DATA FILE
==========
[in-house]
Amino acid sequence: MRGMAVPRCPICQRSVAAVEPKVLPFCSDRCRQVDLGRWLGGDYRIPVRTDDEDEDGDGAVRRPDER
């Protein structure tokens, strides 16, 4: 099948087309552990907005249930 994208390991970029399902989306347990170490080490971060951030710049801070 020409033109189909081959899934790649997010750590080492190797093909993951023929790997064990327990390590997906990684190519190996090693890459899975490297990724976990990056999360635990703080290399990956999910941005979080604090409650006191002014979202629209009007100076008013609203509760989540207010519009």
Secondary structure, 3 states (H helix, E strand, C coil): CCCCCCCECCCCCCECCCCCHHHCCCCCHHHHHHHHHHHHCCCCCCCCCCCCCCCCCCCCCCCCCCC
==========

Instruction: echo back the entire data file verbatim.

[in-house]
Amino acid sequence: MRGMAVPRCPICQRSVAAVEPKVLPFCSDRCRQVDLGRWLGGDYRIPVRTDDEDEDGDGAVRRPDER
């Protein structure tokens, strides 16, 4: 099948087309552990907005249930 994208390991970029399902989306347990170490080490971060951030710049801070 020409033109189909081959899934790649997010750590080492190797093909993951023929790997064990327990390590997906990684190519190996090693890459899975490297990724976990990056999360635990703080290399990956999910941005979080604090409650006191002014979202629209009007100076008013609203509760989540207010519009």
Secondary structure, 3 states (H helix, E strand, C coil): CCCCCCCECCCCCCECCCCCHHHCCCCCHHHHHHHHHHHHCCCCCCCCCCCCCCCCCCCCCCCCCCC